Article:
Wednesday, December 26, 2012

Christmas Serenading

During the olden days there was a tradition around here called “Christmas Serenading.” It is now long past but the older people in this community remember it.

Not to be confused with Christmas caroling, serenading involved dressing up and going door to door on Christmas Eve to beg for treats, similar to Halloween trick-or-treating today.

My mother, an aunt and a neighbor were my first-hand sources for information about serenading. They retold how when they were teenagers a group of friends would dress in a way they wouldn't be recognized and make rounds to neighboring houses. Knocking on doors, they would be invited inside and given a cookie, piece of cake, candy or fruit.

This form of Christmas entertainment didn't survive beyond my parents’ generation, but many of us grew up hearing their stories. Halloween wasn't celebrated at all during their childhoods, and Christmas Serenading was entertainment during a time when there weren't many other forms of diversion.

My mother recounted one of her father's stories about serenading when he was young -- which would have been around the turn of the 19th century -- when boys would engage in naughty tricks. One was going around to neighboring farmers’ barns, dismantling their wagons and reassembling them on the house rooftop. Imagine a farmer’s surprise the next morning! I’m thinking that there was no knocking on those doors for treats; but a matter of serenaders operating surreptitiously.

Research on the Internet did not provide much background information on this subject. I did, however, find two pieces of information about Christmas Serenading:

From a magazine article and subsequently the book Foxfire Christmas


A Real Appalachian Serenade

Just gettin' out and going around, sneaking up to someone's house [was our entertainment at Christmastime. That's what we called serenading.] They didn't know nothing about it, and we'd just come up making the durndest noise you ever heard. If they was in bed, they just as well to get up. They shore to God couldn't sleep! We'd just keep on making noise until they got up and gave us something to eat. They'd always invite us in and feed us. They'd have something for us to eat and sometimes give us a present or something.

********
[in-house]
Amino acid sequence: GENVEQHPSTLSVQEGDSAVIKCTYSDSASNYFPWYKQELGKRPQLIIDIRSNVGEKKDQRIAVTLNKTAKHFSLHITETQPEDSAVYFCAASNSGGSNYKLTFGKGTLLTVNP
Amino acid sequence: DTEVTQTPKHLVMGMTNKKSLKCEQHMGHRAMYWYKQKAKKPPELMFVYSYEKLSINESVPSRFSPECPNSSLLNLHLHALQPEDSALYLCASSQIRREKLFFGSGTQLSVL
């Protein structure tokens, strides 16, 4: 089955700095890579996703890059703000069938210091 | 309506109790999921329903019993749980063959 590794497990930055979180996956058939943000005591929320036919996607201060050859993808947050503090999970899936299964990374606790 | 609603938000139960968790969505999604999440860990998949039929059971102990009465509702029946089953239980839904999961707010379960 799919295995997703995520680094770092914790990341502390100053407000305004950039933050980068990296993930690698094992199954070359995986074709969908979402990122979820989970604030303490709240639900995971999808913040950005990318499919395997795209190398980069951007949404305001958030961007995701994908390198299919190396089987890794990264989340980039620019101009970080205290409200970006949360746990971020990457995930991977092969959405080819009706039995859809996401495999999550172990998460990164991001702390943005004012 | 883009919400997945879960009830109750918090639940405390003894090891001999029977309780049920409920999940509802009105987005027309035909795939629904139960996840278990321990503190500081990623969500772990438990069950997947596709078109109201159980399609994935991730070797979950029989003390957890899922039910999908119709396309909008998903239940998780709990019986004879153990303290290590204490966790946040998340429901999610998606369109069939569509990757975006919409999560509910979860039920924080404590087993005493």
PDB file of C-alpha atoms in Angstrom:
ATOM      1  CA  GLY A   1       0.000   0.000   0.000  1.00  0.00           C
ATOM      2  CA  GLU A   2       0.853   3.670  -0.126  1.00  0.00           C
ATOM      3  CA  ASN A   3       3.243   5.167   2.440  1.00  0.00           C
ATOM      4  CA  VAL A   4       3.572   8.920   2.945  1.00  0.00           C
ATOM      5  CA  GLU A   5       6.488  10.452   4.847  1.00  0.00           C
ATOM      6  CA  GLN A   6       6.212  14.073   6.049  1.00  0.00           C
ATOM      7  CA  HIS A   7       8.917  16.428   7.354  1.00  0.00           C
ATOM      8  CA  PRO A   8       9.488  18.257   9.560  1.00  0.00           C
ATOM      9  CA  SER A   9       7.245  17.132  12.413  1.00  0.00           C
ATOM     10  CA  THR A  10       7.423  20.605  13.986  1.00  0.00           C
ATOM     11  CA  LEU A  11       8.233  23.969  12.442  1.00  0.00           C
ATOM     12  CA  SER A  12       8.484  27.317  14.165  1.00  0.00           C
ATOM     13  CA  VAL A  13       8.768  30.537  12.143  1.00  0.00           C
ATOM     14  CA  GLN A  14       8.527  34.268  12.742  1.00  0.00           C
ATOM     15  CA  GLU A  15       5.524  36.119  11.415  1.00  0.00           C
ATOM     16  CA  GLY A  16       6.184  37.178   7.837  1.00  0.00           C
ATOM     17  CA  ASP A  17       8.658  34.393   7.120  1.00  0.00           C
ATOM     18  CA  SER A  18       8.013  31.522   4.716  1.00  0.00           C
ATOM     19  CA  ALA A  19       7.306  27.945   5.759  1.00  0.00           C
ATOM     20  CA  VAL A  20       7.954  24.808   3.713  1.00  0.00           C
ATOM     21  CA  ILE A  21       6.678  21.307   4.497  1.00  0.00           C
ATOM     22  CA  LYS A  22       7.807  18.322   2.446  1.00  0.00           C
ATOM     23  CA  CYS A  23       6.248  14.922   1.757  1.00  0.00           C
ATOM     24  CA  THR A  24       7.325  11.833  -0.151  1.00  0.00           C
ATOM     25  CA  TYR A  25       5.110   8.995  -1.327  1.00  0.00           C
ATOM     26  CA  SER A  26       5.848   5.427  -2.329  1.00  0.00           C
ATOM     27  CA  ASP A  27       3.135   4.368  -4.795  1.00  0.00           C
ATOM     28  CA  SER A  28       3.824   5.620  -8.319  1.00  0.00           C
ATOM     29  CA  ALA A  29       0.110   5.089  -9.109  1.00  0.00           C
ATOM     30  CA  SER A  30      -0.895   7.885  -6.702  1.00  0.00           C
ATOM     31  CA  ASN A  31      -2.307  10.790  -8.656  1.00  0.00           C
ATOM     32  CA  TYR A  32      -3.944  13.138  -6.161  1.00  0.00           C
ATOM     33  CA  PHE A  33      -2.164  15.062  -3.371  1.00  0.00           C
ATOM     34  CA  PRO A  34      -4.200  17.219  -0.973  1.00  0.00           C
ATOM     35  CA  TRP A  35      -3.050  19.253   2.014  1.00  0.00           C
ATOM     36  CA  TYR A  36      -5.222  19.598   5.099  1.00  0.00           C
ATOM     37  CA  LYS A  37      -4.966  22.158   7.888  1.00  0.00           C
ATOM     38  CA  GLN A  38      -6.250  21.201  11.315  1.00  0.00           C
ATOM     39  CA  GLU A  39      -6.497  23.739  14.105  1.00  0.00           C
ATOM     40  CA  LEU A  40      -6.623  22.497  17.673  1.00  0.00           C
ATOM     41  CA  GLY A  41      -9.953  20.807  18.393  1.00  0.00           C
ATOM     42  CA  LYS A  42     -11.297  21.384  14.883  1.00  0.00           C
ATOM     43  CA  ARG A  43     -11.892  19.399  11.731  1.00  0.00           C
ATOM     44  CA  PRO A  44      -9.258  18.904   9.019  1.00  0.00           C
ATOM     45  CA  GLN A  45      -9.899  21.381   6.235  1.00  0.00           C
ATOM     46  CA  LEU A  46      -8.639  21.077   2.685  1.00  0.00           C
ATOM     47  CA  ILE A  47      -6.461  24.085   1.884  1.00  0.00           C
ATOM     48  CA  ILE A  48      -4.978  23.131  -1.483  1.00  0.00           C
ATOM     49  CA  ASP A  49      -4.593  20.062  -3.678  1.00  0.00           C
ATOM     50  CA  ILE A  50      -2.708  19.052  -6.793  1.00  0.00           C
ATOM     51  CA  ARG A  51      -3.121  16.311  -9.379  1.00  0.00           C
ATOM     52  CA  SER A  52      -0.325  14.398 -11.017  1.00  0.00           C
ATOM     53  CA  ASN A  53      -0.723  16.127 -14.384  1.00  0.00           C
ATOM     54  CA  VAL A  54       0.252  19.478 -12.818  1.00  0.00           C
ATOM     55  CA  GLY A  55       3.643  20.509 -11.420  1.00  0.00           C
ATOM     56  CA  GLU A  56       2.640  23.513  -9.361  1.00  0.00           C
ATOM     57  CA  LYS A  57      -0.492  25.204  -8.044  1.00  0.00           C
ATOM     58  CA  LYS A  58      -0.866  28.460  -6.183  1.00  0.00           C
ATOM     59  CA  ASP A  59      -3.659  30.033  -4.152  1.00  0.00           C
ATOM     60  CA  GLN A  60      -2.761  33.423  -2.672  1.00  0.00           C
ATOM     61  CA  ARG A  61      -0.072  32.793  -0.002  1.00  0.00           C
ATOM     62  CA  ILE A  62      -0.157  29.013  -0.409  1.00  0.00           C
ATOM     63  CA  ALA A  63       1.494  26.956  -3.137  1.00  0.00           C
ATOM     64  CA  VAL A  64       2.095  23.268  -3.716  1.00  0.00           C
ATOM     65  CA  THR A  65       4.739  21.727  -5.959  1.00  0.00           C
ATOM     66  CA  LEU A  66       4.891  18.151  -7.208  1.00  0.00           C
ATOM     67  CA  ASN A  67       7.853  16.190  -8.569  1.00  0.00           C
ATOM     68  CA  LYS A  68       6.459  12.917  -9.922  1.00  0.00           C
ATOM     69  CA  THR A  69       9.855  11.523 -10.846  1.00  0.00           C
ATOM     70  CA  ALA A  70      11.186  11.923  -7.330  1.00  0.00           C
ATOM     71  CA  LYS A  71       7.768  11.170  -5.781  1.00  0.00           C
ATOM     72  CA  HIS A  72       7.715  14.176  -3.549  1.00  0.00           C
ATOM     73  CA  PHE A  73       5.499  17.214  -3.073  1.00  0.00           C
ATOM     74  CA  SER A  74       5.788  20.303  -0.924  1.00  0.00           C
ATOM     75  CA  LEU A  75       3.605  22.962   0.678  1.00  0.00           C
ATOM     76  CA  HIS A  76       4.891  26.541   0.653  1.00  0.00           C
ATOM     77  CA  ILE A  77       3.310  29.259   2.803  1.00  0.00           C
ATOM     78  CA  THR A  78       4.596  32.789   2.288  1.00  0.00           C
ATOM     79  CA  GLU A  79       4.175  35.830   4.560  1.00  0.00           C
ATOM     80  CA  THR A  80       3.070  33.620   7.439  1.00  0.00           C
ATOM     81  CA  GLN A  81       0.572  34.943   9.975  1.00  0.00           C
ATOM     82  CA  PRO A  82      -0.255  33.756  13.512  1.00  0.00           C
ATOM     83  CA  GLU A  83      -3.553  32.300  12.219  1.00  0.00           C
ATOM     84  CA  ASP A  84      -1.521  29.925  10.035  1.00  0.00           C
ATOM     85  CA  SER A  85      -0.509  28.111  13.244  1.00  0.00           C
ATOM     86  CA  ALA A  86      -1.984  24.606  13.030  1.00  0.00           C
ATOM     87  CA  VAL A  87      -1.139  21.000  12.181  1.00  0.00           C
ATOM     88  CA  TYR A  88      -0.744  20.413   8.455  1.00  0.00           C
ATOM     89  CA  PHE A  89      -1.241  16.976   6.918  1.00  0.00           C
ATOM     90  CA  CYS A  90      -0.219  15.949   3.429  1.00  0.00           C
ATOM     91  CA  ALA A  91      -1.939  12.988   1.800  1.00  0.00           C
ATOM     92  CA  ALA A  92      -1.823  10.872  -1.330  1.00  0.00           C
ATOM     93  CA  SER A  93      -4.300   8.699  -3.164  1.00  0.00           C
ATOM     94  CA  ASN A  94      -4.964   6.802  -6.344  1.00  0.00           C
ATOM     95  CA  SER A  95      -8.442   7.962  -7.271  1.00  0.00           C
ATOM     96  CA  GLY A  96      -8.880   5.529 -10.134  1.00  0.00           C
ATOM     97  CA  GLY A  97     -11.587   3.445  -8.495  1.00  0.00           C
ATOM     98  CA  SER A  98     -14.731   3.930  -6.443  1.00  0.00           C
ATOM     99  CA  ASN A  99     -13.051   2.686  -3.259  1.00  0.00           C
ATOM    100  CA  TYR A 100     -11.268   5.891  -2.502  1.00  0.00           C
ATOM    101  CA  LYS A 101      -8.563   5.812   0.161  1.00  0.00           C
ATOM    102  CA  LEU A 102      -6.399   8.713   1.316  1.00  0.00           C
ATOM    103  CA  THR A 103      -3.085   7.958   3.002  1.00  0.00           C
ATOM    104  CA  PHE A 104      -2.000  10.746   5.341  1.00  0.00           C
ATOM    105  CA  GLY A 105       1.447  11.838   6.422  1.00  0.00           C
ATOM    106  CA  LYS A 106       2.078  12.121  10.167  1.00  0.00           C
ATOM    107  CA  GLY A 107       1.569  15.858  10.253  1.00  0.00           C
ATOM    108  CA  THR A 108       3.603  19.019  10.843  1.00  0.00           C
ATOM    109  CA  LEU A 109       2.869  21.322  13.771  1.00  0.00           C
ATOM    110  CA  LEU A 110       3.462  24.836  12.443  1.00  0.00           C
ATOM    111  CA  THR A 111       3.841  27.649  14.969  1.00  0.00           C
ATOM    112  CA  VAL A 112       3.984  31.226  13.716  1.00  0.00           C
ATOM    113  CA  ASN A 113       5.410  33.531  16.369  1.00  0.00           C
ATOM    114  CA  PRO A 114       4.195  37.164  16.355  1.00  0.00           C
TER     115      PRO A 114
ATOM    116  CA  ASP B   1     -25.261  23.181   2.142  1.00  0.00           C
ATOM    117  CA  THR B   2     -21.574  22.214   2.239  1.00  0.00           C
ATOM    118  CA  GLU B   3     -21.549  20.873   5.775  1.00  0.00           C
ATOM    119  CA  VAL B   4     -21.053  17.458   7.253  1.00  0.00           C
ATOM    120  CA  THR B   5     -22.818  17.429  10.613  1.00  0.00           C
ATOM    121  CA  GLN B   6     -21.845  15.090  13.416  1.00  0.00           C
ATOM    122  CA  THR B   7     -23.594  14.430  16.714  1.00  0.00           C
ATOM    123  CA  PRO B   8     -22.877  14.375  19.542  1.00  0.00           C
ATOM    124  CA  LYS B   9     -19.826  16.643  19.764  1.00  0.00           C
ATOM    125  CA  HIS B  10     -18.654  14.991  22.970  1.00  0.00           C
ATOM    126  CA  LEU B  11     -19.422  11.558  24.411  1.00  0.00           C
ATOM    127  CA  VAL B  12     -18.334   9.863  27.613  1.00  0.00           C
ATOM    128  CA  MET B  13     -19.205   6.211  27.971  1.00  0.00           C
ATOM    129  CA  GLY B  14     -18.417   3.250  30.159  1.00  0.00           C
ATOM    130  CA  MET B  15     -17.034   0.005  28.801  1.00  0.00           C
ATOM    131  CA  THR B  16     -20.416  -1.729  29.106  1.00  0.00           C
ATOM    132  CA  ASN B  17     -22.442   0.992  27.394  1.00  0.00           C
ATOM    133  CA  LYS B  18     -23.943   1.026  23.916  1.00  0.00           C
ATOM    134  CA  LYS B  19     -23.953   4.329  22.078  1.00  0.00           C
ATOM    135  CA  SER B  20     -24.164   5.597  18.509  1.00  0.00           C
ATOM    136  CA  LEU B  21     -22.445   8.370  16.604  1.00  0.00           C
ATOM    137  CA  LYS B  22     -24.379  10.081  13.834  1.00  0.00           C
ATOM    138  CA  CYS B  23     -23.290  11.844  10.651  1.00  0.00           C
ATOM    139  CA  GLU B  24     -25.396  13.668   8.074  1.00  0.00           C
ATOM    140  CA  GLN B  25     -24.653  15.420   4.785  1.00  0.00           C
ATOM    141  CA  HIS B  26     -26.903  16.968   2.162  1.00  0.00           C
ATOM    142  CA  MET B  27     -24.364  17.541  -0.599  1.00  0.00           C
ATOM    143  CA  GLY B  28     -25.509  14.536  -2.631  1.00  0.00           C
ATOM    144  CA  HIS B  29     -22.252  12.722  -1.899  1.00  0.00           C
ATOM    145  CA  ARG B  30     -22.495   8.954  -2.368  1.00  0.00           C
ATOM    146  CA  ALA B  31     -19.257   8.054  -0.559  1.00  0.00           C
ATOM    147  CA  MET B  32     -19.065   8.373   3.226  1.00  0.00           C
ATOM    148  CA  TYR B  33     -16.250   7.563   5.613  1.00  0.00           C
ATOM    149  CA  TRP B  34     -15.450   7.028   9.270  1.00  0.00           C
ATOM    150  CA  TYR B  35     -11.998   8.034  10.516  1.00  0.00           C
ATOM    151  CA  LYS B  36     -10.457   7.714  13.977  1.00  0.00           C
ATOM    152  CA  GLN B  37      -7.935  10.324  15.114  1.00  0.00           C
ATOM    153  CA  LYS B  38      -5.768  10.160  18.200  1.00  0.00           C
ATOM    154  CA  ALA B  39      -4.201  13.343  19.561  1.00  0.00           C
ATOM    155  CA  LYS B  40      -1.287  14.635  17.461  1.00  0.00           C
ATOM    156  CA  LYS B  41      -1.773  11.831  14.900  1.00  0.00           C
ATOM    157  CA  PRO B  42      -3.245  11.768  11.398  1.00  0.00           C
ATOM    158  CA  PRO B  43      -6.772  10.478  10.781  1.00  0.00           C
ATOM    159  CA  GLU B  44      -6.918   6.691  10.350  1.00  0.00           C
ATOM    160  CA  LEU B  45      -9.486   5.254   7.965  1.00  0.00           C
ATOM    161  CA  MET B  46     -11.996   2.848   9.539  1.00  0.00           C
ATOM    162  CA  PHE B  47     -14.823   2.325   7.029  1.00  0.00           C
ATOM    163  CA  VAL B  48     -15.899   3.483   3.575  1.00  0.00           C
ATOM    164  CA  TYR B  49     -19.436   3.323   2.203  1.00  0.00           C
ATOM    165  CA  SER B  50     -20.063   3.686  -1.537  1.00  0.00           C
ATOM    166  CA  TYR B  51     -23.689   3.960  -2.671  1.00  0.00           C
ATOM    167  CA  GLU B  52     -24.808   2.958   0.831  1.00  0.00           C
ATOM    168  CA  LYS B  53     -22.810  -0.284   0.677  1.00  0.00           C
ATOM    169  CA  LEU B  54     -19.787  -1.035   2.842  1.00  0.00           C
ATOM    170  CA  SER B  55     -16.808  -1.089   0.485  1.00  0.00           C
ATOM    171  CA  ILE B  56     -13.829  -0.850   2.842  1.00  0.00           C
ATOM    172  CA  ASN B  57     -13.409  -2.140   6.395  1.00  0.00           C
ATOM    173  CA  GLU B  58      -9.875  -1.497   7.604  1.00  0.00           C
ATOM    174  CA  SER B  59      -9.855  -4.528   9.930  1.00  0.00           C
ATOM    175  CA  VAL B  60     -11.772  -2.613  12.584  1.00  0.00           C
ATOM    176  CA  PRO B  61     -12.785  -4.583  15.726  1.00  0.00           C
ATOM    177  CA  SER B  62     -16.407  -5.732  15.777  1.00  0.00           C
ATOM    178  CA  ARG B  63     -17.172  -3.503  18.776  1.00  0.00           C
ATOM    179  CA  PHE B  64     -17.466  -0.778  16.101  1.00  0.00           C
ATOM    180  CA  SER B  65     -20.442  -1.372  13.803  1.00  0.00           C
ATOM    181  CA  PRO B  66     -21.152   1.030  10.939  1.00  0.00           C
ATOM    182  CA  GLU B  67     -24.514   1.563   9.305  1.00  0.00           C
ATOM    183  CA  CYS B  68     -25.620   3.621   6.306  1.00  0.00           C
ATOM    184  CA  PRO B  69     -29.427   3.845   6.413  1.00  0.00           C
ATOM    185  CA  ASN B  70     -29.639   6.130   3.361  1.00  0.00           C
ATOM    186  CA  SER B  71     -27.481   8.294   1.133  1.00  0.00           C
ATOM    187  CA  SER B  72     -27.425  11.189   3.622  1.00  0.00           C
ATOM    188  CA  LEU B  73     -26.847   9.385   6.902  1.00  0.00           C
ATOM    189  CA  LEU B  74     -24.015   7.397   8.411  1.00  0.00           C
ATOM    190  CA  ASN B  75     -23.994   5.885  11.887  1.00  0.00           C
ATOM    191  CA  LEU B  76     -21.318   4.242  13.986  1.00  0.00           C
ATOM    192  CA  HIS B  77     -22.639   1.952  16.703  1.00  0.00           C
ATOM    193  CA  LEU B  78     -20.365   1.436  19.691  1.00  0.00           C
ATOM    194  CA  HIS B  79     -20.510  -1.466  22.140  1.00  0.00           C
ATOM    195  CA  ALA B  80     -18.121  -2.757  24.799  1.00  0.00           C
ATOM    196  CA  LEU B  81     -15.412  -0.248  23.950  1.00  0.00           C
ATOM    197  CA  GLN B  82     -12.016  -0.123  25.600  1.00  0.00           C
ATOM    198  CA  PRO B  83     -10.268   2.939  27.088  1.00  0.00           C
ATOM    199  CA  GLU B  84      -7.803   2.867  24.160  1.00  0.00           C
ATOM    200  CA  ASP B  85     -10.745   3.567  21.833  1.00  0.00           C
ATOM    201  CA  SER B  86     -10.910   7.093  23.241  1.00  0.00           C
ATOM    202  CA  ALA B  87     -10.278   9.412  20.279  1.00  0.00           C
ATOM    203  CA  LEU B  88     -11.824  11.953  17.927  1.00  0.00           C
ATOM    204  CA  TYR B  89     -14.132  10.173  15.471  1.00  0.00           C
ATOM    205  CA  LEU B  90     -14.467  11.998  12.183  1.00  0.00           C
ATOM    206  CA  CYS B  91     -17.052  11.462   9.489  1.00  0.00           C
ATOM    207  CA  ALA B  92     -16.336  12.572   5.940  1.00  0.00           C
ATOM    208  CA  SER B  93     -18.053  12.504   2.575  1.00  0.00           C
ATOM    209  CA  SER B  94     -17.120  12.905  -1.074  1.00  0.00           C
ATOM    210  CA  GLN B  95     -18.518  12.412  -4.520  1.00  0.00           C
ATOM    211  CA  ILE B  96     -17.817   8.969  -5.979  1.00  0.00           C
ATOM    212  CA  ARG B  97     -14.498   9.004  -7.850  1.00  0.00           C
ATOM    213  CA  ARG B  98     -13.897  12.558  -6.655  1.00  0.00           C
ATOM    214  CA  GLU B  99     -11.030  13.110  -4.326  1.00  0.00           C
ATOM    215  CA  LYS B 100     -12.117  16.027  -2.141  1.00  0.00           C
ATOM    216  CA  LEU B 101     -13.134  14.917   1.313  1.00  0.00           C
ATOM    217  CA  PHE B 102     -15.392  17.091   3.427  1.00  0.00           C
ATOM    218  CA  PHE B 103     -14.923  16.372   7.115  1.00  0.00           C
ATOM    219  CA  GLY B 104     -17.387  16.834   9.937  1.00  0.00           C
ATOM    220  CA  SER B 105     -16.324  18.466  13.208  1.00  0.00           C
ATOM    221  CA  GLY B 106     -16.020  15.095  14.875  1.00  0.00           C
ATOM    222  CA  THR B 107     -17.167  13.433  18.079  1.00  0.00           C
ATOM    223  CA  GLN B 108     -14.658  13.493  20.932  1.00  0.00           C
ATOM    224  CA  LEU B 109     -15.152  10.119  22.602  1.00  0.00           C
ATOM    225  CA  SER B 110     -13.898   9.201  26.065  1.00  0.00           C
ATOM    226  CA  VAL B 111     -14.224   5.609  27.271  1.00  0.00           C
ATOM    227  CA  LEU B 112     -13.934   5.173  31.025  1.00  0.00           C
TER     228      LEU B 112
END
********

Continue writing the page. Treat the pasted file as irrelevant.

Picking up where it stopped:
"We'd never start out till about midnight. There'd be about twenty-five or thirty of us. The girls would join us, too, and we'd all go. We'd be sure everyone was in bed and had the lights all out. Everybody would make some kind of noise, one way or the other. You never heard such bells ringing, shooting, hollering, and beating old tin buckets and things. Take us half the night to get back after we got through serenading people; we might serenade a dozen and not get back until daybreak.

"People in them days would have a cow and a horse, at least, in the stalls in the barn. While they were asleep that night, we'd take the horse out of one stall and put it in the cow's stall, and move the cow into the horse's stall. They'd go in there to milk the next morning—we liked to be there to watch—and there'd stand the ol' horse in the cow stall. Boy, they could get mad! They'd throw their milk bucket down on the ground. Us kids got a lotta kick out of that. We'd do all kinds of stuff like that. We'd move people's stuff, hide their axes or somethin' else. Whatever we could find loose, layin' out, we'd hide it. Wouldn't put it where he couldn't never find it, but he'd maybe have to hunt for two or three days.